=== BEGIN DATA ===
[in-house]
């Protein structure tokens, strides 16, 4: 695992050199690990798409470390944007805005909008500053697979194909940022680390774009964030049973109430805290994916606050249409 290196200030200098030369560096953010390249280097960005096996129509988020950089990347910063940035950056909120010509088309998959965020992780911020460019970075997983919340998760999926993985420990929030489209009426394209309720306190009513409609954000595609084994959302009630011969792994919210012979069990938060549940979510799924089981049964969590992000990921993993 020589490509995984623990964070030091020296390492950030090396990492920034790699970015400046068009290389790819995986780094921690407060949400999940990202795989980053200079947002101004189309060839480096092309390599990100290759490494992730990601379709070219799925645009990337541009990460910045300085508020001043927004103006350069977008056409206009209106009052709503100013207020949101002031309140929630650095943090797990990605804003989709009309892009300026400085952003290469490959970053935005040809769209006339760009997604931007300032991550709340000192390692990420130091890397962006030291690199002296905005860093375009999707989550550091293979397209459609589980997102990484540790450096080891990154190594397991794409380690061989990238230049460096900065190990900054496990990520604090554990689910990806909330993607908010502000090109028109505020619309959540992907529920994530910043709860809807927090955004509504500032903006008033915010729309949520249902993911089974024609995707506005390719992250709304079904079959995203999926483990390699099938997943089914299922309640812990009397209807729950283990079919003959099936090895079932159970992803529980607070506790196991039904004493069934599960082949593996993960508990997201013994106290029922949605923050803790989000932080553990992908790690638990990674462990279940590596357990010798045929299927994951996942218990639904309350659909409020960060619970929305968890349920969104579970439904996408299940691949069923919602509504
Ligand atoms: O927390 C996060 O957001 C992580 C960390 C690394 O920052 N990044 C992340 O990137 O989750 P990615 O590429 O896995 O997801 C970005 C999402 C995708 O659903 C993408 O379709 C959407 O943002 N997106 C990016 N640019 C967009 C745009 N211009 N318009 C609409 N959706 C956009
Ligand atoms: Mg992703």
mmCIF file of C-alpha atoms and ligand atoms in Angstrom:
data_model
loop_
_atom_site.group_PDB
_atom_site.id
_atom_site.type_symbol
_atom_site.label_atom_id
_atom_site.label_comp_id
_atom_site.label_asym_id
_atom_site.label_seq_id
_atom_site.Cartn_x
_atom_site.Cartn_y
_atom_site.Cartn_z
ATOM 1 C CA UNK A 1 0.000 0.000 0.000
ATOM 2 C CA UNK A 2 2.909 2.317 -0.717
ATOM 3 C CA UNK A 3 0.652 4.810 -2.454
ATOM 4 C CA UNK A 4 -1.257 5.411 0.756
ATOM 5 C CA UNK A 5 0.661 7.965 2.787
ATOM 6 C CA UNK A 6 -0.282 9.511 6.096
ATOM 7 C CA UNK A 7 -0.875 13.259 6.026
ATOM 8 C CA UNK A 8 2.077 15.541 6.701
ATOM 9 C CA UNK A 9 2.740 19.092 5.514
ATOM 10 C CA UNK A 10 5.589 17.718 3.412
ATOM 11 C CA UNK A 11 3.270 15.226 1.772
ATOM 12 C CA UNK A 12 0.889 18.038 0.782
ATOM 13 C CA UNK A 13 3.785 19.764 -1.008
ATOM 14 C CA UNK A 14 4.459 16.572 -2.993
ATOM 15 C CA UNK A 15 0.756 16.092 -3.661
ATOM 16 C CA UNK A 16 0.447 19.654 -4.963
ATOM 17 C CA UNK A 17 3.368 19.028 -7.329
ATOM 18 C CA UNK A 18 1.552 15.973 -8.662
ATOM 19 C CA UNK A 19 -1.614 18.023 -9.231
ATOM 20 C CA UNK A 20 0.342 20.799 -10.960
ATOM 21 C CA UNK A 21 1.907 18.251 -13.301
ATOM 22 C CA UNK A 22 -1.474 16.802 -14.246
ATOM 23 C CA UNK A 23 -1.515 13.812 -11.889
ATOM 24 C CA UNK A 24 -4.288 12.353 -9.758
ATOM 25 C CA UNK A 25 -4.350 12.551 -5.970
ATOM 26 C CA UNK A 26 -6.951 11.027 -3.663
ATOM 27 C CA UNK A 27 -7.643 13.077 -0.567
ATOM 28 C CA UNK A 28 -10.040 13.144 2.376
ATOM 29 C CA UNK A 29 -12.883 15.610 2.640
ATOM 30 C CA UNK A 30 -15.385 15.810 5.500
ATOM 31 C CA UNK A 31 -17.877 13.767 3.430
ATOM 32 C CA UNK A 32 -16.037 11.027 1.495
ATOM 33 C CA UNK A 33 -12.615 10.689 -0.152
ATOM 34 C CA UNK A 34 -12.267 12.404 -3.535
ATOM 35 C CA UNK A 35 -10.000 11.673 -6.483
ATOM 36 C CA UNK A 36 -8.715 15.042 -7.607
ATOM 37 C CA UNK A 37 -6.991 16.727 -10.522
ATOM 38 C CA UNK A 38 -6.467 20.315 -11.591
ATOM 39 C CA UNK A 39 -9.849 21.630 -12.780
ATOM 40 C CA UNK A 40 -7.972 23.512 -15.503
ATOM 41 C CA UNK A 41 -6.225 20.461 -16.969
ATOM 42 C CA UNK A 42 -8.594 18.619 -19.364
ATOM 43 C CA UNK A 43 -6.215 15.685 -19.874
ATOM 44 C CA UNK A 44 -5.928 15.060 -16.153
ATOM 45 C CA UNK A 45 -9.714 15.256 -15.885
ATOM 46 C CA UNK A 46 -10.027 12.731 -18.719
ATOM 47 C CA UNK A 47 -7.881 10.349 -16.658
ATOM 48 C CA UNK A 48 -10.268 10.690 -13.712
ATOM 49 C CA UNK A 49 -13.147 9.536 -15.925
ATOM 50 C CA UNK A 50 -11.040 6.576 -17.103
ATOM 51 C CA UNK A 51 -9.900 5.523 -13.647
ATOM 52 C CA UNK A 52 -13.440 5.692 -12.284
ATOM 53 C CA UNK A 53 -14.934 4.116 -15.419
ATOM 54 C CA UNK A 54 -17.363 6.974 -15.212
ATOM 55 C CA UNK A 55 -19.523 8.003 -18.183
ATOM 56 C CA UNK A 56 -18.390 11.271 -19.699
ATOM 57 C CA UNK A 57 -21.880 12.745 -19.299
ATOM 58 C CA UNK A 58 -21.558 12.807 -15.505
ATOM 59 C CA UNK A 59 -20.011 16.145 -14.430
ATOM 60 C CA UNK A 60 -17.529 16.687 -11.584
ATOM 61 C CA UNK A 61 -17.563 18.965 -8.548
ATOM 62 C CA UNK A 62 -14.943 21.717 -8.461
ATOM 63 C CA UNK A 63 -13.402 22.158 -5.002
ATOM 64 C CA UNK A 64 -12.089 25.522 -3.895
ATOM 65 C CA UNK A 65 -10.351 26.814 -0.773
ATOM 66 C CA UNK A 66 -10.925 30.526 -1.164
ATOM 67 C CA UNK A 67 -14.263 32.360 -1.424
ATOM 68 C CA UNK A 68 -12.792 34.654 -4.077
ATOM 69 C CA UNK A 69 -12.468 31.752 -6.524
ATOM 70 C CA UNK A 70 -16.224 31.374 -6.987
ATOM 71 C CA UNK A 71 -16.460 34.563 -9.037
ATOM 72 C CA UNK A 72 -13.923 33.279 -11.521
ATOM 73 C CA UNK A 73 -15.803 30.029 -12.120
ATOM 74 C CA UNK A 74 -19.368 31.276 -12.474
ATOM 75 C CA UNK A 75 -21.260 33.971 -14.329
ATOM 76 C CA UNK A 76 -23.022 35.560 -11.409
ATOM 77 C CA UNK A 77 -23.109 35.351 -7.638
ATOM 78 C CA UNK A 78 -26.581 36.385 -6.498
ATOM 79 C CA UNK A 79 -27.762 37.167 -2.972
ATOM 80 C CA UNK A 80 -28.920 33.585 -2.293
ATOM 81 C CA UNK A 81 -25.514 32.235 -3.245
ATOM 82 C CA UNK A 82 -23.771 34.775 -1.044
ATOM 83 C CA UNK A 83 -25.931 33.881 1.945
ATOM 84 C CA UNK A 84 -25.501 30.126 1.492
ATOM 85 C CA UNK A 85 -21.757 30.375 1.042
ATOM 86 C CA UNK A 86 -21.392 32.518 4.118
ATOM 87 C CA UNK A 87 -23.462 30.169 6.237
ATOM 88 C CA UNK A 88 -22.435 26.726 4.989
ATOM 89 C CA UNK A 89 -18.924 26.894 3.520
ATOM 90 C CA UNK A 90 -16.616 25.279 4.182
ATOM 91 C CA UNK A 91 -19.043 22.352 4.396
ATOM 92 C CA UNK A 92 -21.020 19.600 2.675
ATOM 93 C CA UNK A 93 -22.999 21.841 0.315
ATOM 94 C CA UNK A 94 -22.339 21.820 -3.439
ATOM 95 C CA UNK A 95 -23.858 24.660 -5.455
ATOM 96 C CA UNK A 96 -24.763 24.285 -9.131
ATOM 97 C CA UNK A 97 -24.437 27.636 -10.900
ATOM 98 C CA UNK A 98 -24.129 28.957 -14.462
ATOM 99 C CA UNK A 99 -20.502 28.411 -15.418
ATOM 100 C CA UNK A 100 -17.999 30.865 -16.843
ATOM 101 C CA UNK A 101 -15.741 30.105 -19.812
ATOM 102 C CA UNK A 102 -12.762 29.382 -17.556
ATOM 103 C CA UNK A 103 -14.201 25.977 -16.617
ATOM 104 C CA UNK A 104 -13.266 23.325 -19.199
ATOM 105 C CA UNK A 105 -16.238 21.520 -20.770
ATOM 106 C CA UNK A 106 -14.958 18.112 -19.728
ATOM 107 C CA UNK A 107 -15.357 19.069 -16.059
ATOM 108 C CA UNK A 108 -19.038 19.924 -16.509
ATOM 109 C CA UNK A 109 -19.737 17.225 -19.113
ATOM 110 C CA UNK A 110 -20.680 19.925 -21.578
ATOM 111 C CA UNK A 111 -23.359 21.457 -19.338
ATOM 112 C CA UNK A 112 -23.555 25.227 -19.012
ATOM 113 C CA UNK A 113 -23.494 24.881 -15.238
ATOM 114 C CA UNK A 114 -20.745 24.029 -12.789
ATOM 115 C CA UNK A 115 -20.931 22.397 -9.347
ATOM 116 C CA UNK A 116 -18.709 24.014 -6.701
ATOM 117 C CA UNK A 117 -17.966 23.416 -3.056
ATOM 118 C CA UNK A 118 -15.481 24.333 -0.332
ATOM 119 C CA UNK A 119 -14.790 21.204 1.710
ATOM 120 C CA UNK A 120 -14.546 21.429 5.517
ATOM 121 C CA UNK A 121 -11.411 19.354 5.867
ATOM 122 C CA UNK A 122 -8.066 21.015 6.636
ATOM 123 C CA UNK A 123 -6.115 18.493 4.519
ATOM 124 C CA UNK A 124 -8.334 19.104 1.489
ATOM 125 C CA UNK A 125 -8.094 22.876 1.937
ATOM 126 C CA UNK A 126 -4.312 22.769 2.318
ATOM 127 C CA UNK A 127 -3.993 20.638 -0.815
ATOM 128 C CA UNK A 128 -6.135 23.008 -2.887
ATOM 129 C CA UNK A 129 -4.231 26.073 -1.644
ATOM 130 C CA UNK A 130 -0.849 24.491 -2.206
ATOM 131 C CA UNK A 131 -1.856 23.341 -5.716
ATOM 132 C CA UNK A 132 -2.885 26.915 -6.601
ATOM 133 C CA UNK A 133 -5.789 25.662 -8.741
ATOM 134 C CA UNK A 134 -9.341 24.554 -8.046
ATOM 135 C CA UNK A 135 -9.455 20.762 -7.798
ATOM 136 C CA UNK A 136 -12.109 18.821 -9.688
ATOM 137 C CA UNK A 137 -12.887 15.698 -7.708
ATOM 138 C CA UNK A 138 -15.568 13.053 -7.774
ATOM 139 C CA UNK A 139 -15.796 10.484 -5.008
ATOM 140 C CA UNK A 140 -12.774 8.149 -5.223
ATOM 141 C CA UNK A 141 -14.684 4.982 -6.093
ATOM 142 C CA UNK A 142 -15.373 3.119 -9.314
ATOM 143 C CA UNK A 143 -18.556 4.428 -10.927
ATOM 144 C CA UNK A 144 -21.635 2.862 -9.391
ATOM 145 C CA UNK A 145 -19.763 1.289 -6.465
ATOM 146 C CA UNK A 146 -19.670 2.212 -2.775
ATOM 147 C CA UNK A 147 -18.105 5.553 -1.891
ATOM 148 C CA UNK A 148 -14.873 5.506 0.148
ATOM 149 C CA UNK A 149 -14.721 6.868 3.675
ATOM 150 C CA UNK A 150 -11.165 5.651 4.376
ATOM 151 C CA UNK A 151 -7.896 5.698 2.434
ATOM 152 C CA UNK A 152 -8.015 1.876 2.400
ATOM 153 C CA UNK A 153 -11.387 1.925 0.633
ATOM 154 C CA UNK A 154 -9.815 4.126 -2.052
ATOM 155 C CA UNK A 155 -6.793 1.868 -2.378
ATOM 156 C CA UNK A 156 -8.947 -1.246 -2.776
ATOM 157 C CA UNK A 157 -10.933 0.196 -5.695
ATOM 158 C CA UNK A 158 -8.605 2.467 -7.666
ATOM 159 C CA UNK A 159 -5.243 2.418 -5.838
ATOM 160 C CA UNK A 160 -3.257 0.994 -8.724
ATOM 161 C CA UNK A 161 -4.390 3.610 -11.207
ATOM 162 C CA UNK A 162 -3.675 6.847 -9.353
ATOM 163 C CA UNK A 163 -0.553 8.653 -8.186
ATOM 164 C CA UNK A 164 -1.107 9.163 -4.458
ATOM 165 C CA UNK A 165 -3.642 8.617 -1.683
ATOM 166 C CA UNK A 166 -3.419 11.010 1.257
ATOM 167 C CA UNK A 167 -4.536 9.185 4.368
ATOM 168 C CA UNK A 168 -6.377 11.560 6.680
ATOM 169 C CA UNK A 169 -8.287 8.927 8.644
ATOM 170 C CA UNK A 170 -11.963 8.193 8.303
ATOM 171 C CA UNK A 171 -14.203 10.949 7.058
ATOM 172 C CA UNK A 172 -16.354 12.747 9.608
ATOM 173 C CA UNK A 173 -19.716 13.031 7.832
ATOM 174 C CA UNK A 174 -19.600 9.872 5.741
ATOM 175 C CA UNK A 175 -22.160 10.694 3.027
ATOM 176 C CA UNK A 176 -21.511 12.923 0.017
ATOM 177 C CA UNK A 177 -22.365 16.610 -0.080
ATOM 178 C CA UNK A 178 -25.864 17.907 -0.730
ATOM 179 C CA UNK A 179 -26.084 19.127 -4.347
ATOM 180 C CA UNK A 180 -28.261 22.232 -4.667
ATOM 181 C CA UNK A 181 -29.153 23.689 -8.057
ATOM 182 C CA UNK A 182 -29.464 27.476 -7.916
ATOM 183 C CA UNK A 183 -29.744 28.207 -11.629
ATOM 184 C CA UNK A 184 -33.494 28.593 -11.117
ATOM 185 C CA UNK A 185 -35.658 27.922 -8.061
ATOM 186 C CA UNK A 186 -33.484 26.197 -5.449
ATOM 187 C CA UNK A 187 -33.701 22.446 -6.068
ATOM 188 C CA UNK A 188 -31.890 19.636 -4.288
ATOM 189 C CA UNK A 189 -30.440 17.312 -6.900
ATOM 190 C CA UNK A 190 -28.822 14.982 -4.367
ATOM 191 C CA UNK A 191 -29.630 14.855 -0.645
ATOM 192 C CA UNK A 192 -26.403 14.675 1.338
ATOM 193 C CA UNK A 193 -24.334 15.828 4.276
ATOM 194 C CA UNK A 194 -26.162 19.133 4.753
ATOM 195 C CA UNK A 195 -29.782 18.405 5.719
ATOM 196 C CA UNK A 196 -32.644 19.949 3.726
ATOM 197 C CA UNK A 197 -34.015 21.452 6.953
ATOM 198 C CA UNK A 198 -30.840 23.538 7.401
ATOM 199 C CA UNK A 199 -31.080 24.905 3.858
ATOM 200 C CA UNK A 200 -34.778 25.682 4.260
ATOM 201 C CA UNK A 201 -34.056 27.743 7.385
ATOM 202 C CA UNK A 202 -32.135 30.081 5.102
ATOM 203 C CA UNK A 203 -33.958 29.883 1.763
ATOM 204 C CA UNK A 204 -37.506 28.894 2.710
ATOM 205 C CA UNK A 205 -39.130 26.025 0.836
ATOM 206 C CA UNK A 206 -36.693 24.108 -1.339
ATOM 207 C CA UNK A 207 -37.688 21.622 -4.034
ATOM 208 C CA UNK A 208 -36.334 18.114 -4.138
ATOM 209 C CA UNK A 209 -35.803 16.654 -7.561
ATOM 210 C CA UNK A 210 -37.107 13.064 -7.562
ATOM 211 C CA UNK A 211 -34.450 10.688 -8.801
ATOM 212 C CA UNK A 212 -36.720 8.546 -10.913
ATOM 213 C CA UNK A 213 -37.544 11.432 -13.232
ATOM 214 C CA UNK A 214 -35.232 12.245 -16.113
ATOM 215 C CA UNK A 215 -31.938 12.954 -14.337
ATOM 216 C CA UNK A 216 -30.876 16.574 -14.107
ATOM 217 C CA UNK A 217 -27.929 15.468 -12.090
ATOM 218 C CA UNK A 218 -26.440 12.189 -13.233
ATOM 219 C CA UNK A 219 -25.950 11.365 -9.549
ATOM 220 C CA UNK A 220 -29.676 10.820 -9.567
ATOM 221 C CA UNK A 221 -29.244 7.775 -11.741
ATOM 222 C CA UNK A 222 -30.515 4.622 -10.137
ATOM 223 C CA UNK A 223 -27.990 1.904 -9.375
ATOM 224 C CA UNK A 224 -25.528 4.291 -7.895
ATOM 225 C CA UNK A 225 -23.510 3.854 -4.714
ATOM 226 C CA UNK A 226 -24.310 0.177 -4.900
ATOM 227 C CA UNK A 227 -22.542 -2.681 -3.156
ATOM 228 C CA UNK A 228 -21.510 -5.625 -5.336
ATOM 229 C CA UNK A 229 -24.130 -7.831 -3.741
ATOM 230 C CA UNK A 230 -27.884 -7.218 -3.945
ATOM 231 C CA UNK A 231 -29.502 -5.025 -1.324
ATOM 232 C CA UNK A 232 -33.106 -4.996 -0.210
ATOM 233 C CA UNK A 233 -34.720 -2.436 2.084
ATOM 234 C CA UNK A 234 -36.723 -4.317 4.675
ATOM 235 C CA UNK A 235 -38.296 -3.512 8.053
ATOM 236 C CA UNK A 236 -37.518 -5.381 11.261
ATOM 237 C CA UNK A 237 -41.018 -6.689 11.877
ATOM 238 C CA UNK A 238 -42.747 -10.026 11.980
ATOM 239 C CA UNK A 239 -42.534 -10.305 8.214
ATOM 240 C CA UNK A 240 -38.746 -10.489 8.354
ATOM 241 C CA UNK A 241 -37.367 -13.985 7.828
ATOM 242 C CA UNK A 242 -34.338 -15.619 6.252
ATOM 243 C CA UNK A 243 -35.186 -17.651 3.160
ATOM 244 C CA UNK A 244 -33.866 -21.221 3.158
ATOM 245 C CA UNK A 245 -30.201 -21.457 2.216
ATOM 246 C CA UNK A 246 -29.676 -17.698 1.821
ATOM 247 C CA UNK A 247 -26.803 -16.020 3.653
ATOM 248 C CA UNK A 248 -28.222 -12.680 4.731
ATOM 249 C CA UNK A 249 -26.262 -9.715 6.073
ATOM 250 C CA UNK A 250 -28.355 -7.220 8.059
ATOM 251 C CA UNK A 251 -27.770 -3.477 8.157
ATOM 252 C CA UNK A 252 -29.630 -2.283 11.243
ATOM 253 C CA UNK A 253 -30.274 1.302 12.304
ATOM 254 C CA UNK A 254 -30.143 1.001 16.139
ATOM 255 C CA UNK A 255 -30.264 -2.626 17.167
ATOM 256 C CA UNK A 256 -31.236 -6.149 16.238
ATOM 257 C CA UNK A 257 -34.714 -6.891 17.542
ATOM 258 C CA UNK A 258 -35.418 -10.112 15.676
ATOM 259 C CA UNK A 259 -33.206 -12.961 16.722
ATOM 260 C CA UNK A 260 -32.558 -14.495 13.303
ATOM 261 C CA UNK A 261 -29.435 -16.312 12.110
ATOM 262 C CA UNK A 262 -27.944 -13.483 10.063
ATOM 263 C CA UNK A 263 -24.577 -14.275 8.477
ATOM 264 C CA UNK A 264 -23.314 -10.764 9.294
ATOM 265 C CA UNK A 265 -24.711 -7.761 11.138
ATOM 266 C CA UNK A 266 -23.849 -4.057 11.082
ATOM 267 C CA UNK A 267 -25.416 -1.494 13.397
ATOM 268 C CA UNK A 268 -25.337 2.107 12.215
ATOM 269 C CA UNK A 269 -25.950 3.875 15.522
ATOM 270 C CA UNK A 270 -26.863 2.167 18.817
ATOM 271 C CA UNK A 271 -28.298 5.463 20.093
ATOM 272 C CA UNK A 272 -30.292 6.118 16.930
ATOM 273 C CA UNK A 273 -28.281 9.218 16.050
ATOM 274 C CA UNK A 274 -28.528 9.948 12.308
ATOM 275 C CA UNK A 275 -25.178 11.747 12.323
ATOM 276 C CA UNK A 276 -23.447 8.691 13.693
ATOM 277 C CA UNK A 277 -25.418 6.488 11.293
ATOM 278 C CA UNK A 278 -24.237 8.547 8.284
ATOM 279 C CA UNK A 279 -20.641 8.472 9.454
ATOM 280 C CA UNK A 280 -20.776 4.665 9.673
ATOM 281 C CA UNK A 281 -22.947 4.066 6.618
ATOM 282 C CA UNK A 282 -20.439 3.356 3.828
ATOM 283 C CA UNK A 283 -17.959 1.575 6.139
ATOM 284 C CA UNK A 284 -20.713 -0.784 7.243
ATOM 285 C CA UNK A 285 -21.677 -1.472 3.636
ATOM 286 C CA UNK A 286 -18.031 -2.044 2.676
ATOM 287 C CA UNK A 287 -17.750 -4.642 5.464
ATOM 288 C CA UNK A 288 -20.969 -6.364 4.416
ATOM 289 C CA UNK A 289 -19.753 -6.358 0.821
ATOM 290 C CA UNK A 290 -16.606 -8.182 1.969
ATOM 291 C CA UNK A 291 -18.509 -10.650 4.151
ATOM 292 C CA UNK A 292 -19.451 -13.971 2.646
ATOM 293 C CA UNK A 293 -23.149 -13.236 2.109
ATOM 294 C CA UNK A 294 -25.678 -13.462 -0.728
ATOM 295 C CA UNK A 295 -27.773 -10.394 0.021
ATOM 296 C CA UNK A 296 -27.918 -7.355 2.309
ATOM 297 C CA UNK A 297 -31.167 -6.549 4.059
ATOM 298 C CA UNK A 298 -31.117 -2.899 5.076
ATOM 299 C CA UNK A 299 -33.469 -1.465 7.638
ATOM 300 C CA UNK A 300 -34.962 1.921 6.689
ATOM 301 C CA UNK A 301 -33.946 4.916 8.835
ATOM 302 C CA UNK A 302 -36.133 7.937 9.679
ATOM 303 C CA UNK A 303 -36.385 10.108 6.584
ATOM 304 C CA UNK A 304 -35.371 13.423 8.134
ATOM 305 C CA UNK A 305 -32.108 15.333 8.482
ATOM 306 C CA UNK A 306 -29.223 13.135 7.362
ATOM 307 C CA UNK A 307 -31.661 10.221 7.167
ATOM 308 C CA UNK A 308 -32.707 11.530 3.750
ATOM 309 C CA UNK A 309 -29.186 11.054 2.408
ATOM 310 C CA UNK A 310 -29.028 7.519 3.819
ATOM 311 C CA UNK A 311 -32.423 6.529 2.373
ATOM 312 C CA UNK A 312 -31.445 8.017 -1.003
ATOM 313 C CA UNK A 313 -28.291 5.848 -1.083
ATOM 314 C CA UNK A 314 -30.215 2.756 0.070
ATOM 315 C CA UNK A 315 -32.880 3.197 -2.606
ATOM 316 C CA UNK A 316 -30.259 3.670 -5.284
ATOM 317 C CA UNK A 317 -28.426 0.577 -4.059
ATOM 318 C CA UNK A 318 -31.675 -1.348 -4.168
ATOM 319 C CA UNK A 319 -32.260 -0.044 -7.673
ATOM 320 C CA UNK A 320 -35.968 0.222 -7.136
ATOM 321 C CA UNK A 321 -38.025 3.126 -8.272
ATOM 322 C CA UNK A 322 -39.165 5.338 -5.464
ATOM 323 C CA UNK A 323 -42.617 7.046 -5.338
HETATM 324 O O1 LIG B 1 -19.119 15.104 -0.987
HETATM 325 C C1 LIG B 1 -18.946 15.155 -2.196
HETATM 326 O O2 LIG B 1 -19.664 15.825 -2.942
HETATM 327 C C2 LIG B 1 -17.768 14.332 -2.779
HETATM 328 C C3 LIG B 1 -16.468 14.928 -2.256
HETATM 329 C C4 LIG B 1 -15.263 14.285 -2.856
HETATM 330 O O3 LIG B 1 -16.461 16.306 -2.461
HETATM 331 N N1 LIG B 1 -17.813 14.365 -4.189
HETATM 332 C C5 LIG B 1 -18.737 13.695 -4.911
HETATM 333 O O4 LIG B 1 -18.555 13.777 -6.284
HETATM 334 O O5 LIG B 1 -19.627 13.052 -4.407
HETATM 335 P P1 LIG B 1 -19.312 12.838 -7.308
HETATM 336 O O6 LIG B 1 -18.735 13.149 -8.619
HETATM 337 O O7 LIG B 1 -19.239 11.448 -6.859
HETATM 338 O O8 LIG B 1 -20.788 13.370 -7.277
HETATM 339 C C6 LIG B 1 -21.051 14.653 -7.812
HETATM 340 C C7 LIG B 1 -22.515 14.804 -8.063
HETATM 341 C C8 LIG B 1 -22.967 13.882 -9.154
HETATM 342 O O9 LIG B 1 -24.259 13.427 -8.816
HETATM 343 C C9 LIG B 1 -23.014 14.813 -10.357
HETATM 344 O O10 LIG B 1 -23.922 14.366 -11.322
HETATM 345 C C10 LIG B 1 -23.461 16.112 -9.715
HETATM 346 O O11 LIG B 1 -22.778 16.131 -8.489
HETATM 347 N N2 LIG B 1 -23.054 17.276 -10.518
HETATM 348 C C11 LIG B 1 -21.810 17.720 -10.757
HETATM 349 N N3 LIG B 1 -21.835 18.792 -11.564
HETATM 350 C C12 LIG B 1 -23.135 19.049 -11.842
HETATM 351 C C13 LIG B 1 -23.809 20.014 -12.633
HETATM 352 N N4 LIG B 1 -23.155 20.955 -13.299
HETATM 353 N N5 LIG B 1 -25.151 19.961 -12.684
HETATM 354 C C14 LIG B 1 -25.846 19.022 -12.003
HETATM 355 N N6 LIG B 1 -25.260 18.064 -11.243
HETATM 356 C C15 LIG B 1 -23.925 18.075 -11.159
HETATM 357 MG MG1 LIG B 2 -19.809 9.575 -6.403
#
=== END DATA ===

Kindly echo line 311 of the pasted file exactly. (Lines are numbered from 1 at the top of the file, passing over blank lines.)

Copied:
ATOM 294 C CA UNK A 294 -25.678 -13.462 -0.728